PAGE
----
Carson Wentz was praying.
Malcolm Jenkins was keeping an eye on Odell Beckham Jr., worried about the prospect of the superstar getting his hands on the football one last time with offensive linemen trying to tackle him.
And Donnie Jones, the veteran punter and field goal holder, was on the sideline lobbying head coach Doug Pederson and special teams coordinator Dave Fipp to let them try.
"I went over and said 'Let's go," Jones recalled. "We can win this thing. I said let's kick this bleep-bleeper and win this game."
A couple minutes later, rookie kicker Jake Elliott exited the field at the Linc in style, hoisted up on the shoulders of Mychal Kendricks and Kamu Grugier-Hill.
That's the kind of treatment you get when you drill a 61-yard, game-winning field goal.
"Jake came up and I saw it in his eyes," Jones said. "I knew. I knew he was ready to go out and execute and he did."
Elliott, whom the Eagles signed before last week's game against the Chiefs after Caleb Sturgis went down with an injury, drilled his 61-yard attempt to give the Eagles a 27-24 win over the Giants on Sunday afternoon (see breakdown). It was a crazy end to a crazy game.
"It's kind of a blur to me," Elliott said. "I don't really know. All I know is that the ball was in the air for a really long time and [it was] real close to that right upright."
The Eagles led by 14 until the fourth, then gave up the lead, then found a way to tie it. The 61-yard walk-off was fitting.
"We knew Jake had pretty good range," Wentz said. "I wasn't sure 61 is doable. You never really think that. But we had a lot of faith in him. I had a lot of faith in him and he got it done."
The 61-yarder was the longest field goal in franchise history, surpassing Tony Franklin's 59-yard field goal in 1979. It was the longest field goal in the NFL since Matt Prater's 64-yarder in 2013. And there have been just six longer field goals in NFL history (see observations).
All this for a guy who missed a 30-yard chip shot last week.
"You have to be mentally strong as punters and kickers because bad things happen," Jones said. "It's how you bounce back from that and respond. That's what really makes you the player you are."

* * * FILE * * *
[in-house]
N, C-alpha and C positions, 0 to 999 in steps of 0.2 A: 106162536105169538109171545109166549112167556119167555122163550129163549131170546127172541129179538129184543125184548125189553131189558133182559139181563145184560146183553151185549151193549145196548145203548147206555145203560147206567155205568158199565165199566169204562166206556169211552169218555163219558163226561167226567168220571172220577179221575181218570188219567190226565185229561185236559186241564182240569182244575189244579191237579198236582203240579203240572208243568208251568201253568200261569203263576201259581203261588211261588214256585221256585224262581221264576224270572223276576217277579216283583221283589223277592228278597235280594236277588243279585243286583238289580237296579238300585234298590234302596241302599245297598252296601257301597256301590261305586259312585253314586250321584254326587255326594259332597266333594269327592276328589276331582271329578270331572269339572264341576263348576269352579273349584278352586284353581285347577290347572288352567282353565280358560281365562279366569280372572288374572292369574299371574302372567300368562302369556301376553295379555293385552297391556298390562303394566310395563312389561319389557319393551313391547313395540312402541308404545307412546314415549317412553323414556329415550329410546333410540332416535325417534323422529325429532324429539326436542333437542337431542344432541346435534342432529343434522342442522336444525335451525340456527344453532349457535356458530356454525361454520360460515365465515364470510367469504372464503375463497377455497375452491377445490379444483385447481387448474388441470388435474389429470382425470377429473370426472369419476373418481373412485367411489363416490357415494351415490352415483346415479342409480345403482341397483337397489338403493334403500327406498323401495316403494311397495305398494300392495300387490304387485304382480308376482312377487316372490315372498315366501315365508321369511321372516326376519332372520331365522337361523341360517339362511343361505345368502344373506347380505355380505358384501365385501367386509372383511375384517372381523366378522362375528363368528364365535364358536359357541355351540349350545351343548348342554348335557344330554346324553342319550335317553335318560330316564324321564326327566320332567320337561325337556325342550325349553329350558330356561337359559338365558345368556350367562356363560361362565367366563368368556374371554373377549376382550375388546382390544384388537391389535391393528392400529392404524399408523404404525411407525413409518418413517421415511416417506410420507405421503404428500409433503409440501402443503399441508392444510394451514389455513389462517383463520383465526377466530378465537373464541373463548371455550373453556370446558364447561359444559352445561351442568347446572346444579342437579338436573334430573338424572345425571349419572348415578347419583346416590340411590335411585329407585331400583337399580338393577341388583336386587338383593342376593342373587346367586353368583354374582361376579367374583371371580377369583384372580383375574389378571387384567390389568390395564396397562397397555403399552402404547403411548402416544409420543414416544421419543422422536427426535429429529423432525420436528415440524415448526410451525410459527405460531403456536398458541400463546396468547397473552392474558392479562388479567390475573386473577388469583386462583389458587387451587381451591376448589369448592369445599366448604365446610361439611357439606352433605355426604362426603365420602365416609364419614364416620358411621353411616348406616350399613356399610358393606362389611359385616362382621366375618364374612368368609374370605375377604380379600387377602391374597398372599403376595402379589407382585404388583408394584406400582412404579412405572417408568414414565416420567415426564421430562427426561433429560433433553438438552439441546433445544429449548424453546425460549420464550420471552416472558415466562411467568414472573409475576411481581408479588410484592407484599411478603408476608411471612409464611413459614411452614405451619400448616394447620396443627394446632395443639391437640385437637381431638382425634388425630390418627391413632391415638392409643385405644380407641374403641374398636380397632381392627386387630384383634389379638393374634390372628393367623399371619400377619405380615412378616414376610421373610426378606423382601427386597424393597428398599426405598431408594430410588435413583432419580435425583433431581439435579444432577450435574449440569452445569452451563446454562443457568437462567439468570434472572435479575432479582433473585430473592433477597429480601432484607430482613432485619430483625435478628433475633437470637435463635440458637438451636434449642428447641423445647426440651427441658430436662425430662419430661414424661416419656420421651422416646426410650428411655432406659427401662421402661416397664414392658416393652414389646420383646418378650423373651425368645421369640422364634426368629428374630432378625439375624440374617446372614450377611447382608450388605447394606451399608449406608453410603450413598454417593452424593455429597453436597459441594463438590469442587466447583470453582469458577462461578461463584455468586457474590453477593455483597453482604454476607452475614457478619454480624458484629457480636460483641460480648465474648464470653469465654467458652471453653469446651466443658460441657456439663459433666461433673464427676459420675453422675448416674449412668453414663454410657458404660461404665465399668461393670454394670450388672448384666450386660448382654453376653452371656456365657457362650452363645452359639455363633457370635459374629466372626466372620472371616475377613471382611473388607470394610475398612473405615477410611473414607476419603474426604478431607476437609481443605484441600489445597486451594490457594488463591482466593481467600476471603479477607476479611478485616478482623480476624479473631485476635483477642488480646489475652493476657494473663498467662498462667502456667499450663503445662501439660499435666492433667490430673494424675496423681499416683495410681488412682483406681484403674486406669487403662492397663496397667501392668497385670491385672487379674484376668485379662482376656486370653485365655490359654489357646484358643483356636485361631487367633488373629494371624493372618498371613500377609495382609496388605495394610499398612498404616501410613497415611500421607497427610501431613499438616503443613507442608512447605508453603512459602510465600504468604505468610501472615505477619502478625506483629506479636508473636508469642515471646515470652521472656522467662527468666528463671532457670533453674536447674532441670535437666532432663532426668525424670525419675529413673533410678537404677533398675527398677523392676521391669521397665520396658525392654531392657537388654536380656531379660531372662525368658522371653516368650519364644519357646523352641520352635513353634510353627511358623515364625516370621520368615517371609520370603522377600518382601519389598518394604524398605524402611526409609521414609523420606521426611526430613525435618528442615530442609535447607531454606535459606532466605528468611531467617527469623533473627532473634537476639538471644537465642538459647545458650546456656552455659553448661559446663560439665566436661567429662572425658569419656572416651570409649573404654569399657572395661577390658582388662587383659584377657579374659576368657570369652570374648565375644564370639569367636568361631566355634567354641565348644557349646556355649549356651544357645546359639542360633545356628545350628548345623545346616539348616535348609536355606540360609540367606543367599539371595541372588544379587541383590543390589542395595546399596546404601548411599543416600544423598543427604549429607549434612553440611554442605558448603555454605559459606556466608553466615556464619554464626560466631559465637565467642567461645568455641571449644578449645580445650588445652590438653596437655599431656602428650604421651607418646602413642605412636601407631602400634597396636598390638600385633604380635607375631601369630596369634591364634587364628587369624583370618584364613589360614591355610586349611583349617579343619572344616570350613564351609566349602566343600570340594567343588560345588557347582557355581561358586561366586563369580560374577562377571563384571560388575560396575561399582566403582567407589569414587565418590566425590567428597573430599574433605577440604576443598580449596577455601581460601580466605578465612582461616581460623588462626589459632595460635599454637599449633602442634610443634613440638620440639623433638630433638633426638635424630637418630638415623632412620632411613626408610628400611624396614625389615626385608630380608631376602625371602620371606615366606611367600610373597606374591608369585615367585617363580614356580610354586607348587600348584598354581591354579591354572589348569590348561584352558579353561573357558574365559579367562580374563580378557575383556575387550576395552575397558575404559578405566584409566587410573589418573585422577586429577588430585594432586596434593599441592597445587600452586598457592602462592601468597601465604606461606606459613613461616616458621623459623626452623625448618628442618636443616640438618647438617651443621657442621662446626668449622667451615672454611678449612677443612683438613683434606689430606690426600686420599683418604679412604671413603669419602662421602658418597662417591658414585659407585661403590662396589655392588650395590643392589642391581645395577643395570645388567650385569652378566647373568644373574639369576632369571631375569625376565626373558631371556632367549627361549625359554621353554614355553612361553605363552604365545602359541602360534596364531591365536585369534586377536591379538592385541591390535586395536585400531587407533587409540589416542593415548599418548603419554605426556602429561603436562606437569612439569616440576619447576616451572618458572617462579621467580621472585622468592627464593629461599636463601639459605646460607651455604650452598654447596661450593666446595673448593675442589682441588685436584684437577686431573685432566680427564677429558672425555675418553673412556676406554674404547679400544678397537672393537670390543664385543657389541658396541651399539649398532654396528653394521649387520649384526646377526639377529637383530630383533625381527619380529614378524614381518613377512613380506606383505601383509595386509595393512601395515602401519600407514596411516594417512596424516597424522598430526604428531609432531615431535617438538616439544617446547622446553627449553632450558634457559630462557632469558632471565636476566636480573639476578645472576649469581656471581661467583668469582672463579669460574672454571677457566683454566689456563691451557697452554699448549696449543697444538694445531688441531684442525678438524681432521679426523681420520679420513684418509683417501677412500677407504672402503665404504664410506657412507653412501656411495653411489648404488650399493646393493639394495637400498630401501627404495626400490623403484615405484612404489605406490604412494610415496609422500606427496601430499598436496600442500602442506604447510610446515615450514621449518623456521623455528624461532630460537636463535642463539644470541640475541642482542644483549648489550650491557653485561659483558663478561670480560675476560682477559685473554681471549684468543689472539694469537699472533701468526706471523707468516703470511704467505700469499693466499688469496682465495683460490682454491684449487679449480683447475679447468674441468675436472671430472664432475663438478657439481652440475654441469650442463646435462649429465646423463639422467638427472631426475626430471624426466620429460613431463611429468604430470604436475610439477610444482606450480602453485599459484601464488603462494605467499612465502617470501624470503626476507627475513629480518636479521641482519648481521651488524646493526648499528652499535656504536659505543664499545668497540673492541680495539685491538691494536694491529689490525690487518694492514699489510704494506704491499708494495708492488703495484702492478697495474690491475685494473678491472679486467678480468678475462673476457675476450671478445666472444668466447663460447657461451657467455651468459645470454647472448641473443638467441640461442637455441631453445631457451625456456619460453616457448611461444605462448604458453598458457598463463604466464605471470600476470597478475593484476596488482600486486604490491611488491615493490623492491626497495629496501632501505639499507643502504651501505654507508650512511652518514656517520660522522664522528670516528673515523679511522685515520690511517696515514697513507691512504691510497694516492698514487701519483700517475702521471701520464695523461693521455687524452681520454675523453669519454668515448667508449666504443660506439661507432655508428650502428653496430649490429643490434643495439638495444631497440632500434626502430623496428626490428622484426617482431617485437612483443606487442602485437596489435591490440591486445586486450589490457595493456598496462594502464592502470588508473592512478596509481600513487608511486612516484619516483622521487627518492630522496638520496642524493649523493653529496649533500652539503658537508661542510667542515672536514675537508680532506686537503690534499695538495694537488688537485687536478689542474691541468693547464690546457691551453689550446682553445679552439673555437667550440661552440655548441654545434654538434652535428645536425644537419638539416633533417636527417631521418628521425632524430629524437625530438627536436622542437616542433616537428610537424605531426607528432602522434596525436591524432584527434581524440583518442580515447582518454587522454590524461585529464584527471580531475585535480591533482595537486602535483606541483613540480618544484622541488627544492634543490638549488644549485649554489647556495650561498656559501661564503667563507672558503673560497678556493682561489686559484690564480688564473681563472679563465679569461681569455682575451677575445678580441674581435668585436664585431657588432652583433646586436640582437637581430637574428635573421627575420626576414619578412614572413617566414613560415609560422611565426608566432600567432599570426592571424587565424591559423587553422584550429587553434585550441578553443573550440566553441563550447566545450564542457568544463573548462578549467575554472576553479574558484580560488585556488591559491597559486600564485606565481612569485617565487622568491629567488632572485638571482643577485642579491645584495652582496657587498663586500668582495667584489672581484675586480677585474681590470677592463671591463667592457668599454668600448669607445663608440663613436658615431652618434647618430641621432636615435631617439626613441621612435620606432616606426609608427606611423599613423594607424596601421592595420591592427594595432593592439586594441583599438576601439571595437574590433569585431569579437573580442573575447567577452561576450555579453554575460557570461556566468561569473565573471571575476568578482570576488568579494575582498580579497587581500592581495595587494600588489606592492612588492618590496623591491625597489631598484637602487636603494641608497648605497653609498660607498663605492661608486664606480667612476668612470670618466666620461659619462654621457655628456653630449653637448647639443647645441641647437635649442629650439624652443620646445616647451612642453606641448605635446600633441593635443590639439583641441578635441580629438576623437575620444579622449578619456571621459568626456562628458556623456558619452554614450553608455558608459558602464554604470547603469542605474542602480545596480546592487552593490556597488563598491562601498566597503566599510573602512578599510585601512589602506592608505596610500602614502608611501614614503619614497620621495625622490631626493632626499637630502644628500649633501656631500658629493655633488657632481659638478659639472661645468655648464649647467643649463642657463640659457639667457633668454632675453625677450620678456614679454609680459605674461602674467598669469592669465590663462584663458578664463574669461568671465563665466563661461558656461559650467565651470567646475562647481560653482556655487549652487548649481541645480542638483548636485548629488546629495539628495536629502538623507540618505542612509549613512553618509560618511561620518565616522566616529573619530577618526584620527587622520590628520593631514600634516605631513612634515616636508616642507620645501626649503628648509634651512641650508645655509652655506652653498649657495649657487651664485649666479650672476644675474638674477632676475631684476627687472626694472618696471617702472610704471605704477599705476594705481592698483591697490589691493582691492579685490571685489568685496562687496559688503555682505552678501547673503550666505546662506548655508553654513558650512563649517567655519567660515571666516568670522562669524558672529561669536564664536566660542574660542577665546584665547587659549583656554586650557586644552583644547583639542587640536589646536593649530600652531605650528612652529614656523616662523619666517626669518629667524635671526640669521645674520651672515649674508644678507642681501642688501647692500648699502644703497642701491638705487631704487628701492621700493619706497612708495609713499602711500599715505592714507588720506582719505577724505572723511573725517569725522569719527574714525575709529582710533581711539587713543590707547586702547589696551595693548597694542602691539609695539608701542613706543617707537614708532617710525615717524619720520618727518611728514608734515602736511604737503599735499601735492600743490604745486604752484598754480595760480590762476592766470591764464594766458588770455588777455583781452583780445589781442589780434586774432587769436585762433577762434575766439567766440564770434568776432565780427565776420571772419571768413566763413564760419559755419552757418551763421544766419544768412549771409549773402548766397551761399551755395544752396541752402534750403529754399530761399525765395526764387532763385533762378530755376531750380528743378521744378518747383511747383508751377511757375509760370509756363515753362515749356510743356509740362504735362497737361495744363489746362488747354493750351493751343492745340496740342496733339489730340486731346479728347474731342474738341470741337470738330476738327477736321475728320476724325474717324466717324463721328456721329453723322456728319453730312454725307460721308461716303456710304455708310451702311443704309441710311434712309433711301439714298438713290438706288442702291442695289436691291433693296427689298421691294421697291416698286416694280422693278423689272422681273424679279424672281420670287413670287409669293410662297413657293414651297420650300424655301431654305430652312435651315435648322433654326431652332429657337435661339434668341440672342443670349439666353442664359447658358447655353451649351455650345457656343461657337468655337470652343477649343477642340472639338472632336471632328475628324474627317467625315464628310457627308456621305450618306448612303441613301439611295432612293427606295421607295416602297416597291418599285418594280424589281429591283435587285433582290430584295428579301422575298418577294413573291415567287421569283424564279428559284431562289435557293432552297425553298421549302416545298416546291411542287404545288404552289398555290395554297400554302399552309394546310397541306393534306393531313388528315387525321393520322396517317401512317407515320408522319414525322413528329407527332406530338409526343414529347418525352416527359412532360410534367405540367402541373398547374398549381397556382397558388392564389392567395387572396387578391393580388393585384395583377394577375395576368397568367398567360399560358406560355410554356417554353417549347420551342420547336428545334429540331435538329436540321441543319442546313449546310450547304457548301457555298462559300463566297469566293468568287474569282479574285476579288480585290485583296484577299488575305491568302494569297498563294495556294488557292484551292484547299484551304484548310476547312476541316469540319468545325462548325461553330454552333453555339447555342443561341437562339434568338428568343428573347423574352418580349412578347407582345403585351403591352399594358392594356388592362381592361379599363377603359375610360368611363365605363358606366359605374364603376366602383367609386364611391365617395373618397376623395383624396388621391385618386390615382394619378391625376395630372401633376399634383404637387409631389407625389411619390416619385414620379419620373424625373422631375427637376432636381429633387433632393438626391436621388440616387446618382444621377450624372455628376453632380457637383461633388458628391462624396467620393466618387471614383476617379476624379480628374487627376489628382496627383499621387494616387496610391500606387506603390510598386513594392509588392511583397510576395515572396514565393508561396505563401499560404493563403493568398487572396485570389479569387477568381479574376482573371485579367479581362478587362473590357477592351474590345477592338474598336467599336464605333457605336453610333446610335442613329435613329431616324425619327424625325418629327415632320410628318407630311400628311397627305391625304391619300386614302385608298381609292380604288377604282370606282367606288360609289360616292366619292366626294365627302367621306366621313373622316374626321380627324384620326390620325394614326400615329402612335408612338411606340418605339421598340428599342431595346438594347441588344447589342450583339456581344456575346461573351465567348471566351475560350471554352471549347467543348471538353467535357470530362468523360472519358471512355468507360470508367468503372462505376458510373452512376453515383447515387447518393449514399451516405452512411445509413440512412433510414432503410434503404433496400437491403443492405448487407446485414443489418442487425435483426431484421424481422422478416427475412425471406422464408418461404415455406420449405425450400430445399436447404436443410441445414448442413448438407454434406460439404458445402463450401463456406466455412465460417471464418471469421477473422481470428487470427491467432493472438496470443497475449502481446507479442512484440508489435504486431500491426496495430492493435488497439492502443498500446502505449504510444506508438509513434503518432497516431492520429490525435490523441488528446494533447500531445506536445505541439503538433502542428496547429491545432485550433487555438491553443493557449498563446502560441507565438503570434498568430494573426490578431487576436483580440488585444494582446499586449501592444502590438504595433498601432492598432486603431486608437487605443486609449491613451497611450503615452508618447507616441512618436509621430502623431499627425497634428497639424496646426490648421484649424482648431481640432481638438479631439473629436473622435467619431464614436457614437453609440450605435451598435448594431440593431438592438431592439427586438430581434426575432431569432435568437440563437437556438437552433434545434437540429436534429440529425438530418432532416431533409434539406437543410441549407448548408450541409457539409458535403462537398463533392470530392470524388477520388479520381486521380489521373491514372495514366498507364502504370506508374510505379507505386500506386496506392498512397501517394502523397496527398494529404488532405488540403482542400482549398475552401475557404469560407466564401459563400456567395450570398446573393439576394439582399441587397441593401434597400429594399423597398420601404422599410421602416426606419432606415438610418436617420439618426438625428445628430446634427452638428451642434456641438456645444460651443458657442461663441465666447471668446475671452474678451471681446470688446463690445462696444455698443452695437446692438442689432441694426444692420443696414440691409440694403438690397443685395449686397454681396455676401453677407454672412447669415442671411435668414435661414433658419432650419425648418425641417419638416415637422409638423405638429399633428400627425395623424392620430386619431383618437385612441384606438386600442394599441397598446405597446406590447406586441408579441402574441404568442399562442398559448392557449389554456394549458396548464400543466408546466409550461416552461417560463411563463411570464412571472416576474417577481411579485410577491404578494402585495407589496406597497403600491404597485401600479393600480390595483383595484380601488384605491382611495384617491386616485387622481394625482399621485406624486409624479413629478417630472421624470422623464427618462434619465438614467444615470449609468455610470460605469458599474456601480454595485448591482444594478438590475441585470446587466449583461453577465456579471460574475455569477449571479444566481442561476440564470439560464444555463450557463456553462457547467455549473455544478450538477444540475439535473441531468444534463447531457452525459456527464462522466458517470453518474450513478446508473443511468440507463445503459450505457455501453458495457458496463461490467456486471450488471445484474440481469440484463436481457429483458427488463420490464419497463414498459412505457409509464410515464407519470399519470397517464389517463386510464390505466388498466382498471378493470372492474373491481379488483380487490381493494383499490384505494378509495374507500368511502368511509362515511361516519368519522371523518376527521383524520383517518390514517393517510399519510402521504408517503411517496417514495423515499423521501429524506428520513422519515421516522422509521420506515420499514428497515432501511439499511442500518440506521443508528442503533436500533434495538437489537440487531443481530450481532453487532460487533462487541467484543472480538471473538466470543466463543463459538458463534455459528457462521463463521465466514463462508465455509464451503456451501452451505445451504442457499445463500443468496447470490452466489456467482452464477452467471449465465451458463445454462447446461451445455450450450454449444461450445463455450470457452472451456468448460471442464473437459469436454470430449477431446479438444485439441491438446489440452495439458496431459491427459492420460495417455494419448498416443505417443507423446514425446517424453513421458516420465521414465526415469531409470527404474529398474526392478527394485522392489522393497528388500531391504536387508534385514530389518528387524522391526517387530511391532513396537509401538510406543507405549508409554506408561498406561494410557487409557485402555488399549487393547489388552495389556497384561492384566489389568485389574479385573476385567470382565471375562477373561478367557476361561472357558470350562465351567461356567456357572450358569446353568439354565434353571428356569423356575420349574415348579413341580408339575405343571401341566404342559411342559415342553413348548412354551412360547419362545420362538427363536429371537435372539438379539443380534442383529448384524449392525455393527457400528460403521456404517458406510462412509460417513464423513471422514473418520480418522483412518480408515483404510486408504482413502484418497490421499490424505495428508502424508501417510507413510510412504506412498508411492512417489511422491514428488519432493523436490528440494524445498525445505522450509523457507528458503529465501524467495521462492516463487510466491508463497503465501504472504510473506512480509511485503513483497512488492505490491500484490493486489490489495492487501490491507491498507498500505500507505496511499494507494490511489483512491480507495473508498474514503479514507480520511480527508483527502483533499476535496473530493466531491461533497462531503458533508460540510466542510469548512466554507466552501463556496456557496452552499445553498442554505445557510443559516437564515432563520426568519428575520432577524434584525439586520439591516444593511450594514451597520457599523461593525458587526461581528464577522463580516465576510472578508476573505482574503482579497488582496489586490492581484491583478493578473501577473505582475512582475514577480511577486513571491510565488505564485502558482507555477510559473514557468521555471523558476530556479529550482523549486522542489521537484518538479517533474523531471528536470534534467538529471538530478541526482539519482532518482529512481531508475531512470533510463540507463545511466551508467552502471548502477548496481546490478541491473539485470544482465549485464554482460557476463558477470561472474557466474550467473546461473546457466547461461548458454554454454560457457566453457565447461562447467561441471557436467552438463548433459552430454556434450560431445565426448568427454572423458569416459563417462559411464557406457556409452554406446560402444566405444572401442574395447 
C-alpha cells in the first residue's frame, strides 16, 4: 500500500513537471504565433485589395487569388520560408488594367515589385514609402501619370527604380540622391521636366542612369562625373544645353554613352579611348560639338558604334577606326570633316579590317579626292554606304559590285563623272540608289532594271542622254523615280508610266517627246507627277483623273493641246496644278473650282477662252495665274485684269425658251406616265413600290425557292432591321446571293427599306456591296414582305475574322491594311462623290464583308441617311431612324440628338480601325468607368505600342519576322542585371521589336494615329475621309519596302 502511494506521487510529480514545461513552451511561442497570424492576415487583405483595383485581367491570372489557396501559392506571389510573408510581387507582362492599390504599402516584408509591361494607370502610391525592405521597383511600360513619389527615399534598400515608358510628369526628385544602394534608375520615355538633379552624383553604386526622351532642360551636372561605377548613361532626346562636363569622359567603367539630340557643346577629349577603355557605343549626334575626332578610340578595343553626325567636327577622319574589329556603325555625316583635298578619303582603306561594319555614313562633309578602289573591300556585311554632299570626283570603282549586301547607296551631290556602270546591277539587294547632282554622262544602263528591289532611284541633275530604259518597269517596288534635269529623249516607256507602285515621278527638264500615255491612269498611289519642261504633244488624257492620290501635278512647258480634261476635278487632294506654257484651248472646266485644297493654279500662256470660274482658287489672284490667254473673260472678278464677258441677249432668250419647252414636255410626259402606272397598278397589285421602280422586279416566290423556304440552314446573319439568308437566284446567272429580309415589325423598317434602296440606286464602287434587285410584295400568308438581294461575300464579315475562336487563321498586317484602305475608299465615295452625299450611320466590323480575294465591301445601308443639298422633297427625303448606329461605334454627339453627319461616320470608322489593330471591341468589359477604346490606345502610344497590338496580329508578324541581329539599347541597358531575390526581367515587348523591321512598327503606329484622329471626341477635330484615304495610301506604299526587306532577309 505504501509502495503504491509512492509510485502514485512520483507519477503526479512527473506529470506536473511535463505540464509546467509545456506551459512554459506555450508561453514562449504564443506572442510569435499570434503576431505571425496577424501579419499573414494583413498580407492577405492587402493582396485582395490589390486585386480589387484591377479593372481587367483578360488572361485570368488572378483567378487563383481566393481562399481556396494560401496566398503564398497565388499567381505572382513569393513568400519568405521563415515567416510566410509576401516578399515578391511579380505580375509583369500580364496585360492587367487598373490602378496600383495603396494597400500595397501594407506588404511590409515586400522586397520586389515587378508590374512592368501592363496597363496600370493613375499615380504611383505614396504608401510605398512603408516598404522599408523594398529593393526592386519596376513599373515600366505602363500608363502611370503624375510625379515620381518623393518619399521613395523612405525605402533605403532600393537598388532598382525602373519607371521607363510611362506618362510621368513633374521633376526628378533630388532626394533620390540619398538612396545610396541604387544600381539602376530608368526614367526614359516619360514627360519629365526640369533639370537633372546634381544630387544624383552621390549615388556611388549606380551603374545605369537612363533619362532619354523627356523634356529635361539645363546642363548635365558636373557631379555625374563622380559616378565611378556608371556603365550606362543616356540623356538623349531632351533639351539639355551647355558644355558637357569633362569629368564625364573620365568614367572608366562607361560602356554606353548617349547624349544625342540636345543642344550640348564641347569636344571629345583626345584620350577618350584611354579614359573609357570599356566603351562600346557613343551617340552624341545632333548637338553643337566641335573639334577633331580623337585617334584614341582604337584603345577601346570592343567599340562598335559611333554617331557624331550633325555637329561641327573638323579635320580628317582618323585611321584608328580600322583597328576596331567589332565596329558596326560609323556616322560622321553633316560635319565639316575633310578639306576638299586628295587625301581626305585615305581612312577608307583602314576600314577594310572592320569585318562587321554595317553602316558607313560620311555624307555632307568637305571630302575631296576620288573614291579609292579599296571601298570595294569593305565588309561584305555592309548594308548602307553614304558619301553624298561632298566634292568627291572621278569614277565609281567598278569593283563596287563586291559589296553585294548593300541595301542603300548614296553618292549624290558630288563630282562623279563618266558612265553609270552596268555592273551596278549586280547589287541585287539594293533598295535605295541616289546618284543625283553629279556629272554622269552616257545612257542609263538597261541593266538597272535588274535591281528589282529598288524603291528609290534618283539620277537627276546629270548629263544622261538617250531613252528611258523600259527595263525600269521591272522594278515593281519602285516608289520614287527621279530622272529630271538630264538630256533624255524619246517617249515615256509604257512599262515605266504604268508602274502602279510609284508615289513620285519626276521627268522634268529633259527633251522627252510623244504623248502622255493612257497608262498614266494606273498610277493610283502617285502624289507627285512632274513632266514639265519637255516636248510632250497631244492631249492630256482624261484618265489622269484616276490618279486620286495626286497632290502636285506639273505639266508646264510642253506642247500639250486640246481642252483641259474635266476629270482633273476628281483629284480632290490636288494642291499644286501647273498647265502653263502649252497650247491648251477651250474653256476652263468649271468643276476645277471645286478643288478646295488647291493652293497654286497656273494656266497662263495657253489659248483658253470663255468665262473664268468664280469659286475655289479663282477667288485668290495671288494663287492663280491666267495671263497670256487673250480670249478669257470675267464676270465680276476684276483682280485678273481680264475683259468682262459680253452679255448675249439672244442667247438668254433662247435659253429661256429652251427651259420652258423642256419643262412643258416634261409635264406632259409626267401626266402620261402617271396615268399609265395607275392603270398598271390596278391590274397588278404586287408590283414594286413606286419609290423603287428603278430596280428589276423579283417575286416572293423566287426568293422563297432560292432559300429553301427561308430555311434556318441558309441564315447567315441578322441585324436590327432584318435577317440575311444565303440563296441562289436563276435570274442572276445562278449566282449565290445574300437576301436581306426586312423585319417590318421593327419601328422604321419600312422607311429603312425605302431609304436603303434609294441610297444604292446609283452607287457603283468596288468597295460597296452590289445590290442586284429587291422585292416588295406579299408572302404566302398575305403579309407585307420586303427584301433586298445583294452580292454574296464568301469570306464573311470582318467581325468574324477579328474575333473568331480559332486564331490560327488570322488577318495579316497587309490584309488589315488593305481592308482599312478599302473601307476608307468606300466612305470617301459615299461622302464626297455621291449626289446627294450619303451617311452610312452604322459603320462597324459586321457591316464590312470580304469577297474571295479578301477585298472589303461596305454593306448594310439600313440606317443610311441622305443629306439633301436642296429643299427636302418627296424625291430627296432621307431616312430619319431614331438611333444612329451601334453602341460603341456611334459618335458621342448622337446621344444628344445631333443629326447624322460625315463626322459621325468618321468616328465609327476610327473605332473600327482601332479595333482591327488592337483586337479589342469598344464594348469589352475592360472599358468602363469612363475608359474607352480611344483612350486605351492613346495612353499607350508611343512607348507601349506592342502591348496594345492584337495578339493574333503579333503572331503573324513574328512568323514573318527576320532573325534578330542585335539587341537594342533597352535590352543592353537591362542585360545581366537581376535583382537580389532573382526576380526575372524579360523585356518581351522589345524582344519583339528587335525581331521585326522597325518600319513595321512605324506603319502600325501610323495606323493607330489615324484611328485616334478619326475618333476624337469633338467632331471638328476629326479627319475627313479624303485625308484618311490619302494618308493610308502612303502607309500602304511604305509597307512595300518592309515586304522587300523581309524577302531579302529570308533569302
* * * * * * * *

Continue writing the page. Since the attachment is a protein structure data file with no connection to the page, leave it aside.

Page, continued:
To set up the game-winning kick, the offense first had to get into position. After a poor punt from the Giants, the Eagles got the ball at their 38-yard line with 13 seconds left. The first pass went incomplete and drained six seconds. The next pass was a 19-yard gain to Alshon Jeffery on the sideline.
It left the Eagles with one second.
"We only had seven seconds," head coach Doug Pederson said. "So we have calculated in a sideline throw can take anywhere from five to six, and we were right on that mark today.
"It was pretty awesome. It sounded like a cannon off his foot. Great snap, great hold. The protection was there. Awesome.”
The only reason Elliott is even on the Eagles is because Sturgis was placed on injured reserve with a hip injury suffered in the opener. The Eagles worked out a trio of kickers but instead elected to sign Elliott off the Bengals' practice squad.
The Bengals used a fifth-round pick on Elliott this year. But the Memphis product lost the Cincinnati job to veteran Randy Bullock and was put on the team's practice squad.
While Elliott looked a little shaky in his preseason with the Bengals and even missed his first field goal attempt Sunday, his leg strength has never really been questioned. At Memphis, he made more 50-yarders (10) from 2013-16 than anyone else in the college ranks.
The longest kick he's ever made came in college, a 56-yarder. In warmups, Elliott said he usually tries "50, 56, maybe 57 and call it a day from there."
Still ... 61 yards?
It was something special.
Jones called Sunday the best team win he had ever been a part of. Jenkins said the game was one of the most memorable of his career. Even Jason Peters said this game and the Miracles at the Meadowlands "almost rate the same." There was certainly plenty of drama.
The idea to carry Elliott off the field on Sunday was actually Najee Goode's. But after the game, he was nowhere to be found. That's when Kendricks stepped in and joined Grugier-Hill to hoist the 167-pound kicker and carry him into the tunnel.
"I'll take it," Kendricks said. "It was fun. It was cool, man."
After the kick went through, the capacity crowd of 69,596 erupted and there was chaos on the field. Elliott was at the center of it as the hero of the day (see rookie report).
"It was awesome," Elliott said. "I was just kind of running around, trying not to get hurt."